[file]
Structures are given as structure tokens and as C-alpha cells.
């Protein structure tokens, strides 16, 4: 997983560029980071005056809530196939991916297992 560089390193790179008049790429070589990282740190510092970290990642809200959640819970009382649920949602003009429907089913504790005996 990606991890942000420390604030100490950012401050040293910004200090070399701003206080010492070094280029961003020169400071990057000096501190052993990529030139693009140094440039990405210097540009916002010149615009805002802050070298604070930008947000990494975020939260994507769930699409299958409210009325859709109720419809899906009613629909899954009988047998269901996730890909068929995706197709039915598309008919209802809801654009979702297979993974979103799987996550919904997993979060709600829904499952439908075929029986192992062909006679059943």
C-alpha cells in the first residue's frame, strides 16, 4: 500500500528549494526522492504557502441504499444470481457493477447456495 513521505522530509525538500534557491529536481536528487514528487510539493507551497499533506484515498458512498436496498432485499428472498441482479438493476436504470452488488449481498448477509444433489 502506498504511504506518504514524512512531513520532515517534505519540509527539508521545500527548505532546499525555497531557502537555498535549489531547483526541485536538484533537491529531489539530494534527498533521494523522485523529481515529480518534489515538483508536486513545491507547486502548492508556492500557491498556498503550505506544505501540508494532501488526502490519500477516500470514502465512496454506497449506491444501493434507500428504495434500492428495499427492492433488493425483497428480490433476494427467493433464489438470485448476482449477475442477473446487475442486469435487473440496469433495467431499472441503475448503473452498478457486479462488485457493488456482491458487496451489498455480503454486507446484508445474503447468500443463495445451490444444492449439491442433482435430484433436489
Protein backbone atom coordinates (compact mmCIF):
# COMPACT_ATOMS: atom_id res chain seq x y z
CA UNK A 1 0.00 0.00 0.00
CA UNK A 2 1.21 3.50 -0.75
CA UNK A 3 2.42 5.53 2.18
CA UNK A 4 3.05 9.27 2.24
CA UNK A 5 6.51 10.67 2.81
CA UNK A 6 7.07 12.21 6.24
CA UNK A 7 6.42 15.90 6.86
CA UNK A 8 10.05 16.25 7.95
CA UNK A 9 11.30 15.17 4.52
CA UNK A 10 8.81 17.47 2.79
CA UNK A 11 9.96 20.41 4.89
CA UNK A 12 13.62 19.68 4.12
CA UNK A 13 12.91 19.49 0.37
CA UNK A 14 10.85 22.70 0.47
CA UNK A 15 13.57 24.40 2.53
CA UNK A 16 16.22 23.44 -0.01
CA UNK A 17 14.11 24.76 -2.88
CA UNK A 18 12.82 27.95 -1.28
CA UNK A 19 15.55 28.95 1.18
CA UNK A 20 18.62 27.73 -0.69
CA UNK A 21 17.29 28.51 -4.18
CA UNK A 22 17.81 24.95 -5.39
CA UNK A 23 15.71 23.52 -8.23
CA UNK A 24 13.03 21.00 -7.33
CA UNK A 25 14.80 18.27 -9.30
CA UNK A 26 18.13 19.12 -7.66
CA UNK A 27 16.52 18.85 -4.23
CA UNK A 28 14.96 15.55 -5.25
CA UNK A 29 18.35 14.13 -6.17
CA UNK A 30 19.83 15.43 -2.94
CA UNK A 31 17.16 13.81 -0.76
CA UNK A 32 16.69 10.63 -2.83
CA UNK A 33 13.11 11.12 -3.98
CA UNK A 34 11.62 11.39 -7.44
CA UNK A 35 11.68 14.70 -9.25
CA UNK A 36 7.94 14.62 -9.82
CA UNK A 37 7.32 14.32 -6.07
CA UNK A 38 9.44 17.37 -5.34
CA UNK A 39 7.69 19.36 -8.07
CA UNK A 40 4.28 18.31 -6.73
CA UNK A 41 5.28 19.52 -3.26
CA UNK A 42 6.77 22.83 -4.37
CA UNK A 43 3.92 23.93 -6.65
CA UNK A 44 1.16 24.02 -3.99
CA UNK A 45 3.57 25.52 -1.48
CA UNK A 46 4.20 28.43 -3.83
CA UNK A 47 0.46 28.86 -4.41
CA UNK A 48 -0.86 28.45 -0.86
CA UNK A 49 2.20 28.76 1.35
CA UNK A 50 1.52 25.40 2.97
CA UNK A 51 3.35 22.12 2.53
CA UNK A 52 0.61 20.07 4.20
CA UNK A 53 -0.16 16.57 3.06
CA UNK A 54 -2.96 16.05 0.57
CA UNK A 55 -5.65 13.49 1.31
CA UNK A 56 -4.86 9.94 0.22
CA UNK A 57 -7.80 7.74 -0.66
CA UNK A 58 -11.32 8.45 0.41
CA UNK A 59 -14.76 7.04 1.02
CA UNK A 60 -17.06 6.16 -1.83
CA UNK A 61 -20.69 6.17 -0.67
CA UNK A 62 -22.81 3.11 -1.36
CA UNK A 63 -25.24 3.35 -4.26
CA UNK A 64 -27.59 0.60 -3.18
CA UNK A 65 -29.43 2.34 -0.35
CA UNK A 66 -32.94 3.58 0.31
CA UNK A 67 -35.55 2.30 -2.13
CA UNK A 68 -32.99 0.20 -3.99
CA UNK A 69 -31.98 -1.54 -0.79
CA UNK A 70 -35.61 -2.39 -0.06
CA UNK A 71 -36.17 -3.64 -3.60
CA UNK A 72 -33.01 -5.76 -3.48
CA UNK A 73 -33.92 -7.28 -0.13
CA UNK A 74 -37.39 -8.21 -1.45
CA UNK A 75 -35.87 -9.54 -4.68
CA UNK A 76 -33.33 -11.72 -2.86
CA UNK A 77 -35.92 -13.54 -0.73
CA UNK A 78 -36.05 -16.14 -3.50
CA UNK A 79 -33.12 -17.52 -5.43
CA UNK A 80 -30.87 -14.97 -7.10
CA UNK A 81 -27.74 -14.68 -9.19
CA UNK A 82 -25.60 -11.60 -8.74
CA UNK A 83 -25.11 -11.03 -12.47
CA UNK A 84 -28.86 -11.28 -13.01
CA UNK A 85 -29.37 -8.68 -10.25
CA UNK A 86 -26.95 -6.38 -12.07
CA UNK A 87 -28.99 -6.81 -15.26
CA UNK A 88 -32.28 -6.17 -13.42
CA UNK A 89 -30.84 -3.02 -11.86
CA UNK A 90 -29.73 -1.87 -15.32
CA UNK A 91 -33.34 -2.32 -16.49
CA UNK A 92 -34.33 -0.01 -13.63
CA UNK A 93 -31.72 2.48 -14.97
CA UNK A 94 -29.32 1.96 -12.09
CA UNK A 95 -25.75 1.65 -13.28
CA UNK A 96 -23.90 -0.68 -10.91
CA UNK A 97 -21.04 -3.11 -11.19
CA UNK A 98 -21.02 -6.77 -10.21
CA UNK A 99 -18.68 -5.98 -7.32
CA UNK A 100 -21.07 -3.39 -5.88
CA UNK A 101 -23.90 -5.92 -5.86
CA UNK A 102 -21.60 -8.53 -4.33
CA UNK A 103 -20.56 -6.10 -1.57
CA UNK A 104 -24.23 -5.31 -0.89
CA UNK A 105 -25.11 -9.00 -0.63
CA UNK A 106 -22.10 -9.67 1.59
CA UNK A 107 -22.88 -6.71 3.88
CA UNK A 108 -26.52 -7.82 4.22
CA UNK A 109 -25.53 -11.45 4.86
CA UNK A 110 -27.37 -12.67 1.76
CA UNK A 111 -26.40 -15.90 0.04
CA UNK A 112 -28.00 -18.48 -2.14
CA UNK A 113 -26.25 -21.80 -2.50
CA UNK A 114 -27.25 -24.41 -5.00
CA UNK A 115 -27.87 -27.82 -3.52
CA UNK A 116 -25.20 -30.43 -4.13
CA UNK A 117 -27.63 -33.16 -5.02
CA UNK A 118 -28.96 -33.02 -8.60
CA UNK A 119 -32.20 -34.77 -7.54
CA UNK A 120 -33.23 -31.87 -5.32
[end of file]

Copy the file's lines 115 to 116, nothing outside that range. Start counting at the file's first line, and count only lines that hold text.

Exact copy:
CA UNK A 110 -27.37 -12.67 1.76
CA UNK A 111 -26.40 -15.90 0.04